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Blood of 'Recovered COVID-19 Patients' Is Being Sold as a Vaccine on the Darknet

Had coronavirus? You could make $21,600 per litre.
Gavin Butler
Melbourne, AU
blood bags
Image via Wikimedia user Raeky, CC licence 2.0

Darknet vendors are selling what they claim to be the blood of recovered COVID-19 patients, promising prospective buyers “a life immunity against coronavirus”.

In a report released today by the Australian Institute of Criminology, researchers from Australia National University (ANU) revealed that cybercriminals are exploiting the pandemic by peddling hundreds of COVID-19 related products on at least 20 different darknet markets. These products include alleged vaccines, repurposed medicines, diagnostic tests, personal protective equipment (PPE) and, perhaps most troublingly, the “plasma” of patients who were previously infected with the virus.


VICE can confirm that, at the time of publishing, at least 19 such products were available for sale on at least one popular underground marketplace: some selling for as much as $21,600 AUD per litre of blood. All of these products were allegedly sourced from doctors around the world, and available for postage to international buyers via a distributor in Sweden.

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According to Rod Broadhurst, the lead researcher of the ANU study, it's understood that buyers are expected to inject the blood as a way of inoculating themselves against COVID-19.

"The word I think is passive vaccination, where the blood plasma of a recovered COVID-19 patient is harvested for the antibodies and that is then used to inject into someone who may be at risk of COVID-19," he told the ABC.

The research team conducted their surveys of darknet markets over the course of a single day on April 3, 2020. Of all the coronavirus-related products they found, PPE was the most readily available—most of which was thought to have been stolen from factories, warehouses, and stores—followed by purported “cures” for the disease such as antimalarial drugs and alleged animal trial vaccines. Most (61 percent) were being shipped out of the United States, followed by Europe (6 percent), the UK (2.6 percent), and Australia (0.5 percent).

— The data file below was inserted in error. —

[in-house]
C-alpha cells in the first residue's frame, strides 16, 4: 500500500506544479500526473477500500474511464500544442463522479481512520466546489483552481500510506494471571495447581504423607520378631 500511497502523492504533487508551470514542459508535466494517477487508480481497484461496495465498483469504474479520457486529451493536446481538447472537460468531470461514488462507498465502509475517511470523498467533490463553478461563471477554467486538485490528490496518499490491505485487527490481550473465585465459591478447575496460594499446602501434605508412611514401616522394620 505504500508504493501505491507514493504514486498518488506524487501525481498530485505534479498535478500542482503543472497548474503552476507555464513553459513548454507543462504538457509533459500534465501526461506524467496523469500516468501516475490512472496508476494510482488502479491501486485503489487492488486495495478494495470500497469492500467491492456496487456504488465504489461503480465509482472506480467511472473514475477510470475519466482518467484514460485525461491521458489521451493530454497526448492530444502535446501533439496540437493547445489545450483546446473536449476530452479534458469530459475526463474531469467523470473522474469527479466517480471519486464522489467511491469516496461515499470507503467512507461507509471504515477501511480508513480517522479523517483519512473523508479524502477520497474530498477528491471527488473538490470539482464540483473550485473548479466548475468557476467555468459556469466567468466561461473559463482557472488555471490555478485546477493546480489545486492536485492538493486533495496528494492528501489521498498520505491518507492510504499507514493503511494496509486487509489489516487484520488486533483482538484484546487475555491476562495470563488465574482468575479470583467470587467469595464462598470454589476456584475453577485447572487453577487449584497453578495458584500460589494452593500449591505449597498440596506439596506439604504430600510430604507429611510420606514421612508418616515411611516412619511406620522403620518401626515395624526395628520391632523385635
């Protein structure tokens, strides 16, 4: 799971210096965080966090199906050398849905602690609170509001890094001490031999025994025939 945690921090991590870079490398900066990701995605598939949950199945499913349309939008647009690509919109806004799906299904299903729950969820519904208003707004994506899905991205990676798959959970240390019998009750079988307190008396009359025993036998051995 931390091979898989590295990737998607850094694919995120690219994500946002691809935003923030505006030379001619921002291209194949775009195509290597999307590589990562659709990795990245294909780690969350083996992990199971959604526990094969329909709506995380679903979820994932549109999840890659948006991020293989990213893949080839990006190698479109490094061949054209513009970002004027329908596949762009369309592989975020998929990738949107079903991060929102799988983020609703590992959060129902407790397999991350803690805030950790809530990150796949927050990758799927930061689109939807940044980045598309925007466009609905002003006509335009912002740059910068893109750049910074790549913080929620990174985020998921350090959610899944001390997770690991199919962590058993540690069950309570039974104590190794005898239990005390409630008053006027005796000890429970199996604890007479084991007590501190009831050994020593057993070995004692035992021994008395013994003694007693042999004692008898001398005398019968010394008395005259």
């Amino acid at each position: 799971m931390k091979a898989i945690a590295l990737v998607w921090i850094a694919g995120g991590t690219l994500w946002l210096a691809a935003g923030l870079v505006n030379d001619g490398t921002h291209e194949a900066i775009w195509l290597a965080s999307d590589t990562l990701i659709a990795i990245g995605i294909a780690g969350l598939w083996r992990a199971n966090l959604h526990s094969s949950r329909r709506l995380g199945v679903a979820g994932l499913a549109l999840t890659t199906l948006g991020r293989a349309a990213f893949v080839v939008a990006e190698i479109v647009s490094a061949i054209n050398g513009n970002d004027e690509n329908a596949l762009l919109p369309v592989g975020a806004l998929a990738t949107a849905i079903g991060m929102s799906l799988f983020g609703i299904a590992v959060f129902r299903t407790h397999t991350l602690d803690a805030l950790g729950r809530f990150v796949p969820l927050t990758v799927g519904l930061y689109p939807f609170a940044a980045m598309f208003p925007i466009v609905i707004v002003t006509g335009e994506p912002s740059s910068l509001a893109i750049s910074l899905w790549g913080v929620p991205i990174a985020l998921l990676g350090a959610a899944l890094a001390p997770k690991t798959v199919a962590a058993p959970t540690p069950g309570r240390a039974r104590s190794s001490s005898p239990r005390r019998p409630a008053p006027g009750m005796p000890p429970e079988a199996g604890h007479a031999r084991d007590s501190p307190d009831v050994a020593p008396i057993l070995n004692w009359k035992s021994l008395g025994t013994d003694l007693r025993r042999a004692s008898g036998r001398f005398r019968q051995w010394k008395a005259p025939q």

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While some cybercriminals are freely exploiting and profiteering from coronavirus panic, however, certain darknet markets are cracking down on the practice for ethical reasons. Monopoly, a popular underground marketplace, recently banned the listing of COVID-19 related products, stating that: “You do not, under any circumstances use COVID-19 as a marketing tool. No magical cures, no silly fucking mask selling, toilet paper selling. None of that bullshit. We have class here”.

The ANU researchers concluded that, while the availability of COVID-19 related products on darknet markets is relatively insignificant compared to the overwhelming availability of other contraband, “the presence of fraudulent or untested vaccines and medicines warrants closer attention.

“Indeed, the underground sale of vaccines, real or not, is the key risk presented by darknet sales of COVID-19 products,” they added.

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